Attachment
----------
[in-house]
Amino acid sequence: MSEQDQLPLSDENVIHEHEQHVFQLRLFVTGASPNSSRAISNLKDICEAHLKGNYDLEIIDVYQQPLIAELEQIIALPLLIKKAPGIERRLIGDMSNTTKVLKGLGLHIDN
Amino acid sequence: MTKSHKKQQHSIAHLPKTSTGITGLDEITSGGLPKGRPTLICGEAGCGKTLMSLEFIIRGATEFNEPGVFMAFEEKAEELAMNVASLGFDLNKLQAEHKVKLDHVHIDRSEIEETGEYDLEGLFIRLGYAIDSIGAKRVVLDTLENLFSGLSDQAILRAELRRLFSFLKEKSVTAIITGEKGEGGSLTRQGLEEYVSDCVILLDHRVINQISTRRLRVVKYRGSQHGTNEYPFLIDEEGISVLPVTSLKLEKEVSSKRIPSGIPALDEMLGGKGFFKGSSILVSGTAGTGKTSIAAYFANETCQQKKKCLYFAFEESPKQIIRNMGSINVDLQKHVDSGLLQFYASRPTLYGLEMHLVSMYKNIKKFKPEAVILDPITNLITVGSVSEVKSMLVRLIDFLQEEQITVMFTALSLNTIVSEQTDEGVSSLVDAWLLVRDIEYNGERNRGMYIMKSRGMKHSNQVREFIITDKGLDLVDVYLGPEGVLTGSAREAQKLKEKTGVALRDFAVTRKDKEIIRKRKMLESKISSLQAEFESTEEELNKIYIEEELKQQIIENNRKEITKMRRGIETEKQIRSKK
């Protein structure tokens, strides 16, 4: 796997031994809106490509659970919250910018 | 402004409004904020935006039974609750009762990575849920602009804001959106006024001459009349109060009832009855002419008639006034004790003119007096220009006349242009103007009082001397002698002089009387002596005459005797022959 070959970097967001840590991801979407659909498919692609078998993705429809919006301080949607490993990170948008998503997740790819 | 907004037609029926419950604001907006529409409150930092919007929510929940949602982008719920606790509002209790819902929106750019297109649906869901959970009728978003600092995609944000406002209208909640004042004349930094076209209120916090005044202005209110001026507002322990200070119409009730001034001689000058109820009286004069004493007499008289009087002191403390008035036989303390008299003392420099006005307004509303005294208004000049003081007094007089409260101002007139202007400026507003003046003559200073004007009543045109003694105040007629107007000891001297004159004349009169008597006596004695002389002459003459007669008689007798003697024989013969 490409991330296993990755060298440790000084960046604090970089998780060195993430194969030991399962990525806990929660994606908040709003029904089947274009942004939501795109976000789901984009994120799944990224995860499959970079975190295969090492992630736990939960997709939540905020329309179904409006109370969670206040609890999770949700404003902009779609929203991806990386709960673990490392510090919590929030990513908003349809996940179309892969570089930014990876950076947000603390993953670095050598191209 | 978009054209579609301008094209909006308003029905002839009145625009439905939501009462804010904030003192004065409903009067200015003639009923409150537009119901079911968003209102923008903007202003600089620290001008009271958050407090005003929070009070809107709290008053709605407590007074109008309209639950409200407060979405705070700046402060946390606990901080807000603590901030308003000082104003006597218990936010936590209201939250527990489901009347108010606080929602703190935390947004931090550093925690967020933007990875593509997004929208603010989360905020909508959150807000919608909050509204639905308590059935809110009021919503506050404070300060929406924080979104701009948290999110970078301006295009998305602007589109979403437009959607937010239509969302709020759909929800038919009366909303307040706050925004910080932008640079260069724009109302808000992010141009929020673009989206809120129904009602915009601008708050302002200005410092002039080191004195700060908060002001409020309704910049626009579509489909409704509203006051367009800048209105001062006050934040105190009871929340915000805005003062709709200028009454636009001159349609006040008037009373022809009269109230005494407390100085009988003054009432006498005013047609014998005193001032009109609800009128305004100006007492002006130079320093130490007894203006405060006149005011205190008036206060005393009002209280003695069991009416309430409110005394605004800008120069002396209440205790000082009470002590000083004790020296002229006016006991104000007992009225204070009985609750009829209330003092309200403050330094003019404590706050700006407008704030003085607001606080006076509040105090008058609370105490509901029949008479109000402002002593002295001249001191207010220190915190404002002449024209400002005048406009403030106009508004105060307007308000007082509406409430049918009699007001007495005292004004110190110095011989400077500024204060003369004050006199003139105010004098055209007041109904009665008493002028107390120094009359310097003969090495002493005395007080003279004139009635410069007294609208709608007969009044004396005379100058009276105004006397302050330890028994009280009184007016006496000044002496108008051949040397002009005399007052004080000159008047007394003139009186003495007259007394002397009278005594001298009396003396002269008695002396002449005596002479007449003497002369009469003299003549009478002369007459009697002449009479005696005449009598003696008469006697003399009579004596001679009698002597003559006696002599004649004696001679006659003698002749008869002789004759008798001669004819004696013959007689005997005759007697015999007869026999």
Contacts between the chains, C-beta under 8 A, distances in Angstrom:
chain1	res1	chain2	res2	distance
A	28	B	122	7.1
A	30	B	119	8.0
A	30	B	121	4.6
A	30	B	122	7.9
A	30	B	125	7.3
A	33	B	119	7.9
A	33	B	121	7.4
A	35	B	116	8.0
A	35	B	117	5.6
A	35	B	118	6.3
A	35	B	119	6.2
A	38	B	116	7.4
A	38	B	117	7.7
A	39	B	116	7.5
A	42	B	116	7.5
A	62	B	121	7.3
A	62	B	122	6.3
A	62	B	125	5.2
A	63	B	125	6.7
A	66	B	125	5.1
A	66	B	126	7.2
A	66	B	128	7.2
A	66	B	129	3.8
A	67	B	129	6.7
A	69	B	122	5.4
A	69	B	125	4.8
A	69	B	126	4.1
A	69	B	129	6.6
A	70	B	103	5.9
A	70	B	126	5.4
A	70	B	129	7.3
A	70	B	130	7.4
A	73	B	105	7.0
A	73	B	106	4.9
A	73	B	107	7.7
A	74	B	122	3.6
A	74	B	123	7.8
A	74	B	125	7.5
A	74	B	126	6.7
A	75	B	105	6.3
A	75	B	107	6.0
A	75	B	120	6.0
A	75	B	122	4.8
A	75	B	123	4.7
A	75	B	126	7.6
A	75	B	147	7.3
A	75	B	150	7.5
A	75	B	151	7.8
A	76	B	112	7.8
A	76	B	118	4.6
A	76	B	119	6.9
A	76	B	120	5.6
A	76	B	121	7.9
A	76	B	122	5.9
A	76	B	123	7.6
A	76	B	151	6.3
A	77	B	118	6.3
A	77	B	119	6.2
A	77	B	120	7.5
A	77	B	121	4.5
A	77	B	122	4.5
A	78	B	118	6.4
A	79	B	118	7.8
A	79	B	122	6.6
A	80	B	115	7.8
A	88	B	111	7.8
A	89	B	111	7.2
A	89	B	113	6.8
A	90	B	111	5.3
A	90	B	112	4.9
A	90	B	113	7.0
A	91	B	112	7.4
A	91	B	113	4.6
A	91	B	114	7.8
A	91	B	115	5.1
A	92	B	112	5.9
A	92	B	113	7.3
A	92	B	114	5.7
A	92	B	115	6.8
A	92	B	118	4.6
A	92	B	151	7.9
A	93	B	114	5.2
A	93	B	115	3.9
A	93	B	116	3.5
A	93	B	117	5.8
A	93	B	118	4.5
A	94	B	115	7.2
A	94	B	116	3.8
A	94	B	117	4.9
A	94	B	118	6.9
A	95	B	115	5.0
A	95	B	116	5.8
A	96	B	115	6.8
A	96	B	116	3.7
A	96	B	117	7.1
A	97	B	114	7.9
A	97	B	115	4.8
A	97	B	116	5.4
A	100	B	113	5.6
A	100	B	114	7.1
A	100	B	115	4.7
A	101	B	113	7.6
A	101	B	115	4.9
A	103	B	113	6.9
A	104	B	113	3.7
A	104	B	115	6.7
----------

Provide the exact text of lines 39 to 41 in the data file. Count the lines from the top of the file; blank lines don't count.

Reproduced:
A	73	B	105	7.0
A	73	B	106	4.9
A	73	B	107	7.7